Commercially available tackifiers for polychloroprene contact adhesives include natural and modified resins, polyterpene resins, phenolic resins, phenolic modified terpene resins, and aliphatic petroleum hydrocarbon resins.

Metallic oxide, such as magnesium and zinc oxide, serves as acid acceptors by neutralizing the hydrochloric acid which is released upon the aging of polychloroprene, thereby minimize the deterioration of materials that come into contact with the polychloroprene contact adhesives. They serve, furthermore, as curing agents for the polychloroprene, thereby increasing the tensile strength of the resulting adhesive bonds, and also aid in the room temperature crosslinking.

The antioxidant prevents oxidation and discoloration. The following antioxidants have been disclosed as suitable for use in formulating polychloroprene contact adhesives: phenyl-alpha-naphthylamine, phenyl-beta-napthylamine, phenyl-beta-napthalene, and 2,2′-methylene-bis (4-methyl-6-tertiary butyl-phenol).

The desired lowering of the VOC is reached at a value of below 400 grams per liter. Preferably, the desired VOC is within the range of 200 to 400 grams per liter and in a preferred embodiment is 390 grams per liter. In accordance with the present invention, the processing step, especially using the shearing process of the present invention, can cause drops in viscosity of ten to over 70%. Thus, viscosity ranges allow for spraying via a pressurized canister or pressurized spraypot, as well as, aerosol spraying through small volume applications.

Examples of such aerosol spray mechanisms are disclosed in U.S. Pat. Nos. 4,401,272 and 5,444,112. The '272 patent discloses an aerosol spray nozzle structure which enables a formulation of aerosol adhesives based on soluble polychloroprene. However, the '272 patent discloses that the spray head permits an aerosol solids level as high as 11.1%. Utilizing the present invention, such aerosol spray nozzles can spray solids at concentrations well above 11.1%.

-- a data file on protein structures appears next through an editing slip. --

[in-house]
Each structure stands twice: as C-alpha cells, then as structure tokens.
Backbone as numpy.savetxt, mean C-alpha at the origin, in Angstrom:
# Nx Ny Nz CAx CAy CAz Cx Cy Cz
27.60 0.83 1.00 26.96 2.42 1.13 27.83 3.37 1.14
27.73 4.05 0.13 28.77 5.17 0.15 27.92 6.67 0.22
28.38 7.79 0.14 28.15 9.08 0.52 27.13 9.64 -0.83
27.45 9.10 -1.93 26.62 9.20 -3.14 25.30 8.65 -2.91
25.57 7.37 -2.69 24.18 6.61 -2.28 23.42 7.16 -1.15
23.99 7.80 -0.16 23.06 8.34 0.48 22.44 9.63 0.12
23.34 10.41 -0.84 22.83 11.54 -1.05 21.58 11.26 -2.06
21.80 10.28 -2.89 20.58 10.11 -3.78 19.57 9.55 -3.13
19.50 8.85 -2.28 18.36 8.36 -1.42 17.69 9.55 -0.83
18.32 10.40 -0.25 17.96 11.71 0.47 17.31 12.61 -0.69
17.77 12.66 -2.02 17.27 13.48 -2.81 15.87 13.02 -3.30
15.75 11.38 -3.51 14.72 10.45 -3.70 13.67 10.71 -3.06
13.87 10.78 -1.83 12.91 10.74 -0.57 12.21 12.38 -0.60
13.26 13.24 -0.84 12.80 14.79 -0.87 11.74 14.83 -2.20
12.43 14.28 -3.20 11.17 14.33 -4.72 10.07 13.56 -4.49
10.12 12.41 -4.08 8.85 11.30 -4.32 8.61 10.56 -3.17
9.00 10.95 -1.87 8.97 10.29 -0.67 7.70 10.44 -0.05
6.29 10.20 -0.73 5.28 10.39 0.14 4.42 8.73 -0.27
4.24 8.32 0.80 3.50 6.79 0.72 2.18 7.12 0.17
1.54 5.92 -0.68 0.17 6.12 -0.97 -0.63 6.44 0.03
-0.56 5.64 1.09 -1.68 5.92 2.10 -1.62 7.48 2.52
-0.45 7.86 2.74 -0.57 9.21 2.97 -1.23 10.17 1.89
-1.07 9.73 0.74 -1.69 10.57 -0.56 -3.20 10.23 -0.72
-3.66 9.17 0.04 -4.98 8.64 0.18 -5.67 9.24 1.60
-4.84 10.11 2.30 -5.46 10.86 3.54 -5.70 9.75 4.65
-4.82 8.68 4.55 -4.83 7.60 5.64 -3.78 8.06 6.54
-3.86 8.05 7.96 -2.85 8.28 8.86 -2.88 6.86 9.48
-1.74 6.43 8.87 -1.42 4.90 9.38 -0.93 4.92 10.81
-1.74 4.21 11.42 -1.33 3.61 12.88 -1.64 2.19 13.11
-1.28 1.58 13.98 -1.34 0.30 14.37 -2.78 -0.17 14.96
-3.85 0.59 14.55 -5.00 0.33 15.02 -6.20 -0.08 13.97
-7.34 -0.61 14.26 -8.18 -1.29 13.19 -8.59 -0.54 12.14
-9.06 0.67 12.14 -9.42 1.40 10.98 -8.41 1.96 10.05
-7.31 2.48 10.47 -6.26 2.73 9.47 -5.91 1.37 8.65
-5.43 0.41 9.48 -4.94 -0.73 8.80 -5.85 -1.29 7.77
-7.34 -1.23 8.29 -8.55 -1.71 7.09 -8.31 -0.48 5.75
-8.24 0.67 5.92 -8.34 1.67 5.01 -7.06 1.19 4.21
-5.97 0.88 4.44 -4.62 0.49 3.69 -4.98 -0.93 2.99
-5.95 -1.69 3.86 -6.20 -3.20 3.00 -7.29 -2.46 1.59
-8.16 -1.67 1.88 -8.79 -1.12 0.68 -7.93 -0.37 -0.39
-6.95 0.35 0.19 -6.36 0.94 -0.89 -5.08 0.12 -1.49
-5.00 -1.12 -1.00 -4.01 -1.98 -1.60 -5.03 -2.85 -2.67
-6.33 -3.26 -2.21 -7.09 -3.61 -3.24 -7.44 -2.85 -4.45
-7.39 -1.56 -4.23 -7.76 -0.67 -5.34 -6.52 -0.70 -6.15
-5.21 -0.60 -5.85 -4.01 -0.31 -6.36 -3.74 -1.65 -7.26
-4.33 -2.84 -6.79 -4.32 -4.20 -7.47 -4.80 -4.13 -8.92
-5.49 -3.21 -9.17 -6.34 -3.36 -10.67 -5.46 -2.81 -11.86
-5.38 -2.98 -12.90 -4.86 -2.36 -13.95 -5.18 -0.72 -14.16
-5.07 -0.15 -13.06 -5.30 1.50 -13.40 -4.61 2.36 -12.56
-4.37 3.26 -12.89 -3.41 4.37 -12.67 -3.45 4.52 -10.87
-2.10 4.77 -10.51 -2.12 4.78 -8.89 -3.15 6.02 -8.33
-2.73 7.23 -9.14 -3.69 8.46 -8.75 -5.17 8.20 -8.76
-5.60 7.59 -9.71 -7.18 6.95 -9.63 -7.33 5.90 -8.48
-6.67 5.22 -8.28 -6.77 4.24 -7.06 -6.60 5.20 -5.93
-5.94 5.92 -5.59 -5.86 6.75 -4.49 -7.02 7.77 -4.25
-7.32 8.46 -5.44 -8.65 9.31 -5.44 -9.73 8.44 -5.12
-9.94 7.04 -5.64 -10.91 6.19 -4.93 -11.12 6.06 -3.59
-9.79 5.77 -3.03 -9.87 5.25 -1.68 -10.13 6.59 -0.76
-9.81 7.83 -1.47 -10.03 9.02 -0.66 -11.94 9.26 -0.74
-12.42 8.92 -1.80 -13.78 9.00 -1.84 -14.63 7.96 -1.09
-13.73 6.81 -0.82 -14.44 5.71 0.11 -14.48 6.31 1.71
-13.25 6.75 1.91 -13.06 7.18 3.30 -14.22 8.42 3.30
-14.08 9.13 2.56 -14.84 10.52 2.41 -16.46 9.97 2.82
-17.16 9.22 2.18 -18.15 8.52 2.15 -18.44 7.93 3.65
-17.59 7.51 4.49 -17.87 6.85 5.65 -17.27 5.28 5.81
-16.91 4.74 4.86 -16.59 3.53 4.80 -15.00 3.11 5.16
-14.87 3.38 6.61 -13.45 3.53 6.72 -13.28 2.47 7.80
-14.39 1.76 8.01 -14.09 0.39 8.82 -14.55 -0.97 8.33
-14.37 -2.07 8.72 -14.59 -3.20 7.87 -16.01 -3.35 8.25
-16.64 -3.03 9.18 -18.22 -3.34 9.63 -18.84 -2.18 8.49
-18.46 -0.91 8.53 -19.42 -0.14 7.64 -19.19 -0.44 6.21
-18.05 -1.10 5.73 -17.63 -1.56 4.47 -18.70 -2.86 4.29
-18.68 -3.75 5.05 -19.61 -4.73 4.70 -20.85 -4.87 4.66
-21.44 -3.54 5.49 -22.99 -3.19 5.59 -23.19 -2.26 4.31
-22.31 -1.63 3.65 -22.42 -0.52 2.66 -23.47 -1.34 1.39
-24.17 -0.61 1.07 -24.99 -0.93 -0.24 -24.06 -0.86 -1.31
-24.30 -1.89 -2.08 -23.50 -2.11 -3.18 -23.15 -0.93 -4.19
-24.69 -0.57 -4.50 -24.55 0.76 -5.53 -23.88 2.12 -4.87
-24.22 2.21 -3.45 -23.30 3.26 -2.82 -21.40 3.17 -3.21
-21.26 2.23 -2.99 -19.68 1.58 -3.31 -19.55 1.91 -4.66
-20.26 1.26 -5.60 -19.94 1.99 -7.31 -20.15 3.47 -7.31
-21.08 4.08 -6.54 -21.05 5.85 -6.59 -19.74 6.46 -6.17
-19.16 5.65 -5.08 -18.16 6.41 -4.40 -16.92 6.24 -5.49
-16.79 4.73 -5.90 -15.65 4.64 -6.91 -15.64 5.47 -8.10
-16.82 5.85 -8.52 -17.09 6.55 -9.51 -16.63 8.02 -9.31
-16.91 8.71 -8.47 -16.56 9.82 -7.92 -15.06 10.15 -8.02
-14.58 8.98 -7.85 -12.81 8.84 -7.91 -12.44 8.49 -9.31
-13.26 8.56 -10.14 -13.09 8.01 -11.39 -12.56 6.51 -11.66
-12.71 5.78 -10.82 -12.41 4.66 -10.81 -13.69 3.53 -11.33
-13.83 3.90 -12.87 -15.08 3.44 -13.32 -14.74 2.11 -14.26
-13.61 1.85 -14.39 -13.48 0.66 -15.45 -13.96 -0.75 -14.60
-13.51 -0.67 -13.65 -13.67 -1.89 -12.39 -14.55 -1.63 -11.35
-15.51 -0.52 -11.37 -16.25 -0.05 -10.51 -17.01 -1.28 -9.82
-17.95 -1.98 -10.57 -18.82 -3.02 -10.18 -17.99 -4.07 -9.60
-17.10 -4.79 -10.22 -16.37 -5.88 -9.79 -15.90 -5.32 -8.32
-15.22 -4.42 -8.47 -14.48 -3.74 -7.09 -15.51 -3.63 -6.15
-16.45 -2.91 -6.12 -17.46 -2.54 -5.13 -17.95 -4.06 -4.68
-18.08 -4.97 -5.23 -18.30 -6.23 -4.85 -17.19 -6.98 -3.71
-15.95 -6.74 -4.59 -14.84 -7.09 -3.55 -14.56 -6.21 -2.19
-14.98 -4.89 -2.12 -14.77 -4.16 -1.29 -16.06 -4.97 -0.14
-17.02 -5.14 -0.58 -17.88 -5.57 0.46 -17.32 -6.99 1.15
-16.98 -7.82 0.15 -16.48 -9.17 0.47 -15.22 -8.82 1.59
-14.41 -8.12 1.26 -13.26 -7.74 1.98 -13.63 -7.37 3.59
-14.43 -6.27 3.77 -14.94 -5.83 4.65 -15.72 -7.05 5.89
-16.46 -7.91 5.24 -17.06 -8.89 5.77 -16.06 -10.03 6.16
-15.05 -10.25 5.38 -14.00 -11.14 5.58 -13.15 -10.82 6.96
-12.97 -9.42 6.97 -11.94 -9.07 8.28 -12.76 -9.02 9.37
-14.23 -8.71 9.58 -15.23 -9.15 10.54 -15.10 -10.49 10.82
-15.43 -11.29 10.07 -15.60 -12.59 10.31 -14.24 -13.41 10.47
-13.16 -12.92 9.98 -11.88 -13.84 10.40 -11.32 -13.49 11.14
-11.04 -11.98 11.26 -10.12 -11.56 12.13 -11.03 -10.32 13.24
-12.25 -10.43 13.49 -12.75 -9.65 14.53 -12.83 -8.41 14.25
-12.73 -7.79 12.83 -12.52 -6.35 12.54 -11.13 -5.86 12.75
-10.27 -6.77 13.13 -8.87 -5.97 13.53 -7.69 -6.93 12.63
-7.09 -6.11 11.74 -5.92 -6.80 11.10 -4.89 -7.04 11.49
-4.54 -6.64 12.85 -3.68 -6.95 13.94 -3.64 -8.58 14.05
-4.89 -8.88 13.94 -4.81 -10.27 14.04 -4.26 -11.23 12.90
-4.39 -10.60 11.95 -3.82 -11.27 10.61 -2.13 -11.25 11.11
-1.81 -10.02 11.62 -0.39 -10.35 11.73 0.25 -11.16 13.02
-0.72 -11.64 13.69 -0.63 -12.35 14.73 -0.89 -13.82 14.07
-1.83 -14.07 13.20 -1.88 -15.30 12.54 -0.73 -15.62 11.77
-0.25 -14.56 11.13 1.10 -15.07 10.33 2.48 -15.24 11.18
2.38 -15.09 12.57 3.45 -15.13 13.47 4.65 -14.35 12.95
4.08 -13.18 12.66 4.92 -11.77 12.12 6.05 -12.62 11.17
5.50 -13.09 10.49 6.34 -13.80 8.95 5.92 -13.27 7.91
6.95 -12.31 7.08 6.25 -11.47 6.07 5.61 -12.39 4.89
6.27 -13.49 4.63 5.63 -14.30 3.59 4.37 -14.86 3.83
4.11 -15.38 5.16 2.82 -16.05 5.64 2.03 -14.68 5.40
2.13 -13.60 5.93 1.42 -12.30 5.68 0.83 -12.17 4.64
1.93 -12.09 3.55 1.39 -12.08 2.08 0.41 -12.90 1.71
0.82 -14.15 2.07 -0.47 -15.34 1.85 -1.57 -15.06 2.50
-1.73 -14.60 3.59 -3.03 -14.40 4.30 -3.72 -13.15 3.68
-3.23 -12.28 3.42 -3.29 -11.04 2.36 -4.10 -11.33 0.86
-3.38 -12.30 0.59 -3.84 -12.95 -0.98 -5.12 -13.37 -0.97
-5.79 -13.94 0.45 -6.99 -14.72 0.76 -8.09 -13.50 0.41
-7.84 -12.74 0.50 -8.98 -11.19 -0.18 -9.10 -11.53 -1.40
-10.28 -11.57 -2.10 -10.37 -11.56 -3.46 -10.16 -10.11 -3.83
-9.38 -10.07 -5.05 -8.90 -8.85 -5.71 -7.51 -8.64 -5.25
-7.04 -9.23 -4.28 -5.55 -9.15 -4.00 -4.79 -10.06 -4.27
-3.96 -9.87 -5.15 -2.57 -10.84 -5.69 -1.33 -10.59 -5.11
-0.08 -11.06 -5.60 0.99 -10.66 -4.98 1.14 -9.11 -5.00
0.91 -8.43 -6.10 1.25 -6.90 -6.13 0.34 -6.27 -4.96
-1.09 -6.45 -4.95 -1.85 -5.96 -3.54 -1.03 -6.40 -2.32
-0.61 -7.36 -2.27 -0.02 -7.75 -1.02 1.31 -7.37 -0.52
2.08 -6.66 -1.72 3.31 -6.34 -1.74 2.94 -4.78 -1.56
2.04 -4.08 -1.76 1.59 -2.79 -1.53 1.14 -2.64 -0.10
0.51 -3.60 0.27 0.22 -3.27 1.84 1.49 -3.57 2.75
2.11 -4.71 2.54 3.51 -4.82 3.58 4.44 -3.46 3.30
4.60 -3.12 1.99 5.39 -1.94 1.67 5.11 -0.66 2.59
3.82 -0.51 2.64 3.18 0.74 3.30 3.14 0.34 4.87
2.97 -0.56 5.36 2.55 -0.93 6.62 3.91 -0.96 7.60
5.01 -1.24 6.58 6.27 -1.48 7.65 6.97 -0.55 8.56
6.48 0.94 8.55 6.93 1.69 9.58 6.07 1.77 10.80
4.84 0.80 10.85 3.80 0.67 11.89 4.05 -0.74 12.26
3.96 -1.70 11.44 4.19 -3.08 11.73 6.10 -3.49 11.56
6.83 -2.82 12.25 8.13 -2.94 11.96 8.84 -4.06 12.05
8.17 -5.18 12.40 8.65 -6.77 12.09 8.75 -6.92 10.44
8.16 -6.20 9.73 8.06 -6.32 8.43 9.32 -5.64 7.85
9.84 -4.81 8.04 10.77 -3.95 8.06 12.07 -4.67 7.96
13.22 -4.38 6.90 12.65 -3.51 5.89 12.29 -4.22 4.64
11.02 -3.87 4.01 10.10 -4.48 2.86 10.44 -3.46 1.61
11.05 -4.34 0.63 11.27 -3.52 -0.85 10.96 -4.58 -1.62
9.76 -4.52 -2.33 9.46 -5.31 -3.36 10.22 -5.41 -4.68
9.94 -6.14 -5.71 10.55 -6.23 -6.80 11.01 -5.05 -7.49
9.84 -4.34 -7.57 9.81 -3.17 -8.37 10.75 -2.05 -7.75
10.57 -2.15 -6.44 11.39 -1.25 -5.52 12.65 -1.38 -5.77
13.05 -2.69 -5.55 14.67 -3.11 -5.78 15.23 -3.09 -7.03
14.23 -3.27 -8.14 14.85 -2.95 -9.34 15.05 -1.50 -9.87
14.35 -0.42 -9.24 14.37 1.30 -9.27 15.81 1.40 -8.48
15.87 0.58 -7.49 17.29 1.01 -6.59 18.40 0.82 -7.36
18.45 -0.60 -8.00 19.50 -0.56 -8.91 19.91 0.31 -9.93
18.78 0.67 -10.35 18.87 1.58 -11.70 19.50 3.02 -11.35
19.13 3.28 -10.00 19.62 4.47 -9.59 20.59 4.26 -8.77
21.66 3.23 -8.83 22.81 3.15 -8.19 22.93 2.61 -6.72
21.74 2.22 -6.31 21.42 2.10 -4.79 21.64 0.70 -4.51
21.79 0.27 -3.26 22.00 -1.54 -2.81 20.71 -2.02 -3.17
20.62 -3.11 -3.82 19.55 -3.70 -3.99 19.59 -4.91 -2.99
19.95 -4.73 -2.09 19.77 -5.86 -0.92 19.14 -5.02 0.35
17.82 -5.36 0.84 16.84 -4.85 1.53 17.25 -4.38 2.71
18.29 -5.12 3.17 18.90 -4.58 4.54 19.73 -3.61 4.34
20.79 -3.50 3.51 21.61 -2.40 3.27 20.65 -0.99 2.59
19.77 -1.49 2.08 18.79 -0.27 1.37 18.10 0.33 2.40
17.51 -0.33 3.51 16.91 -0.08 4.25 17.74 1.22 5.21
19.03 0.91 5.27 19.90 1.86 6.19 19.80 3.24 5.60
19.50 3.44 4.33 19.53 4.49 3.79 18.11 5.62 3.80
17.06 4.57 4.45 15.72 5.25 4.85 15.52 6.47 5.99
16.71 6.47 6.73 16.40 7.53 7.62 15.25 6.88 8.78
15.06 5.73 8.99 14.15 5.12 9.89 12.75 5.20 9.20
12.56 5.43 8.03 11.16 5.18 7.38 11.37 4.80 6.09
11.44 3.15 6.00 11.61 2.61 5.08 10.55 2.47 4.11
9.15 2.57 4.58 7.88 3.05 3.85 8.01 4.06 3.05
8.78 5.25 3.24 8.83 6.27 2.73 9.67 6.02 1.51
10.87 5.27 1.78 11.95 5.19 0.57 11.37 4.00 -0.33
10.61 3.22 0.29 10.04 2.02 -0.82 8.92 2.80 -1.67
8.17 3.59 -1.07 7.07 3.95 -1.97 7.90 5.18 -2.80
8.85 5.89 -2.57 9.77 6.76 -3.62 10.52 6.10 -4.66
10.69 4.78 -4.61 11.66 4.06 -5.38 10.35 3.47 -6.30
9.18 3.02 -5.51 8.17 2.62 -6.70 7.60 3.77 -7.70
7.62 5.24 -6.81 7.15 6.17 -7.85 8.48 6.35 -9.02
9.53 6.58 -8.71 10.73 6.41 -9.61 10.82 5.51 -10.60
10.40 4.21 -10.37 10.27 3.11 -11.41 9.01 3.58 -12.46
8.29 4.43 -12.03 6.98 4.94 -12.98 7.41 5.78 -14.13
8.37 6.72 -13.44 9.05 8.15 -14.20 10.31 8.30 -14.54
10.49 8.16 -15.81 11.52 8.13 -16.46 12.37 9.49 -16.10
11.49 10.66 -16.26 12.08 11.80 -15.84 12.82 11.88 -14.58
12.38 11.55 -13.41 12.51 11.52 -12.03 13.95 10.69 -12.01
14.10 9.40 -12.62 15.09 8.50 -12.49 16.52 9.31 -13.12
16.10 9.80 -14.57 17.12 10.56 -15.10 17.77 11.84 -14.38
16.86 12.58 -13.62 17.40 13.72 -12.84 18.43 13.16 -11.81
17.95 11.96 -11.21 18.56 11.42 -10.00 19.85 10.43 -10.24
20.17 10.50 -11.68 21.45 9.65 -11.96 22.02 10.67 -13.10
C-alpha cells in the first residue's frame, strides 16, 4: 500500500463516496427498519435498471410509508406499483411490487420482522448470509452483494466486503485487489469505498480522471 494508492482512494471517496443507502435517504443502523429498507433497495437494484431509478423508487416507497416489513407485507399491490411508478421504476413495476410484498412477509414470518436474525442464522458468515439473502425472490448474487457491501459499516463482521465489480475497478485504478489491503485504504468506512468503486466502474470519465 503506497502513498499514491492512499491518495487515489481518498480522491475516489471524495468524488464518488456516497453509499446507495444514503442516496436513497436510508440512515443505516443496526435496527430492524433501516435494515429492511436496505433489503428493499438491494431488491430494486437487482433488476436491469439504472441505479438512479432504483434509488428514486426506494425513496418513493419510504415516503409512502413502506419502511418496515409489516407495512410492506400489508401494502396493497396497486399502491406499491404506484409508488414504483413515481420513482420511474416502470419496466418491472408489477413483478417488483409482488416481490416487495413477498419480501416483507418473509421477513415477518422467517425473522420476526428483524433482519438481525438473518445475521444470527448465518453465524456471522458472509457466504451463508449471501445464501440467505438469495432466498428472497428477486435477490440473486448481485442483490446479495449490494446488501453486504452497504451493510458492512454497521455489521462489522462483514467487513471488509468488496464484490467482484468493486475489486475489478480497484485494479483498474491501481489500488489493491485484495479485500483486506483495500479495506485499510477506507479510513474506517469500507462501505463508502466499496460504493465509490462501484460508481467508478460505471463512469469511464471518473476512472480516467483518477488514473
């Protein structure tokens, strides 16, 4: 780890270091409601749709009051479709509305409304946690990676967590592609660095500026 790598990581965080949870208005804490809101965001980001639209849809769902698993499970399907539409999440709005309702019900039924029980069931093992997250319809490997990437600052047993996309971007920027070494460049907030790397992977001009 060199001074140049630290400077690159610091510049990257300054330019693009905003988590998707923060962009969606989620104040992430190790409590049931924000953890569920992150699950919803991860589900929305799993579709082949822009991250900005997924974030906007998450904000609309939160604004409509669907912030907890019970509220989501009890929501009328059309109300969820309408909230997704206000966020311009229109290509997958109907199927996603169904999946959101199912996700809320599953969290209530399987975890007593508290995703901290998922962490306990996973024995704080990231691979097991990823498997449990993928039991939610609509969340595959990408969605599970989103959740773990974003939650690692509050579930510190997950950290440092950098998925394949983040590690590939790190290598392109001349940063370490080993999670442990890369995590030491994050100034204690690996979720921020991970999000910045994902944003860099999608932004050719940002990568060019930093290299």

Depending on the amount of adhesive being used for a particular type of application, the adhesive prepared as described above may be packaged in unpressurized bulk containers like 55 gallon drums or 5 gallon pails. Bulk container adhesives can be applied with pressurized spray pot systems.

The present invention further provides a contact adhesive made by the above-described method. Most generally, the contact adhesive is a solvent/rubber/resin blend having a ASTM D 1084 Saybolt viscosity capable of atomizing and a solids content of greater than 30 weight percent.

EXAMPLES

The following tables provide examples of processes in resulting adhesive compositions made in accordance with the present invention. The processes demonstrate steps ranging from a single processing to multiple processing steps ranging to six additions of rubber and resin to the blend.

TABLE 1
36% solid adhesive VOC ASTM D 3960 = 380 grams/liter
1st - Rubber Mix 2nd - Rubber & Resin
% Solid Mix Processed Drop in Mix % Solid Mix Final
Content Viscosity Viscosity Viscosity Content Viscosity
19 39.2 16.6 57.7% 35.5 28.9

TABLE 2
40% solid adhesive VOC ASTM D 3960 = 593 grams/liter
1st - Rubber Mix
% Solid Mix Processed Drop in
Content Viscosity Viscosity Viscosity
17.8 49.4 18.6 62.3%
2nd - Rubber Mix 3rd - Rubber & Resin
% Solid Mix Processed Drop in Mix % Solid Mix Final
Content Viscosity Viscosity Viscosity Content Viscosity
26.5 77.3 16.5 78.7% 39.4 28.4

TABLE 3
50% solid adhesive VOC ASTM D 3960 = 365 grams/liter
1st - Rubber Mix
% Solid Mix Processed Drop in
Content Viscosity Viscosity Viscosity
14.7 18.7 15.4 17.6%
2nd - Rubber Mix
% Solid Mix Processed Drop in
Content Viscosity Viscosity Viscosity
27.9 166.6 25.7 84.6%
3rd - Rubber Mix
% Solid Mix Processed Drop in
Content Viscosity Viscosity Viscosity
29.4 57.0 24.1 57.7%
4th - Rubber & Resin
% Solid Mix Processed Drop in
Content Viscosity Viscosity Viscosity
49.2 56.8 32.9 42.1%

TABLE 4
55% solid adhesive VOC ASTM D 3960 = 242 grams/liter
1st - Rubber Mix
% Solid Mix Processed Drop in
Content Viscosity Viscosity Viscosity
18.4 31.0 16.4 47.1%
2nd - Rubber Mix
% Solid Mix Processed Drop in
Content Viscosity Viscosity Viscosity
26.8 74.2 16.8 77.4%
3rd - Rubber Mix
% Solid Mix Processed Drop in
Content Viscosity Viscosity Viscosity
32.2 70.6 21.7 69.3%
4th - Rubber & Resin
% Solid Mix Processed Drop in
Content Viscosity Viscosity Viscosity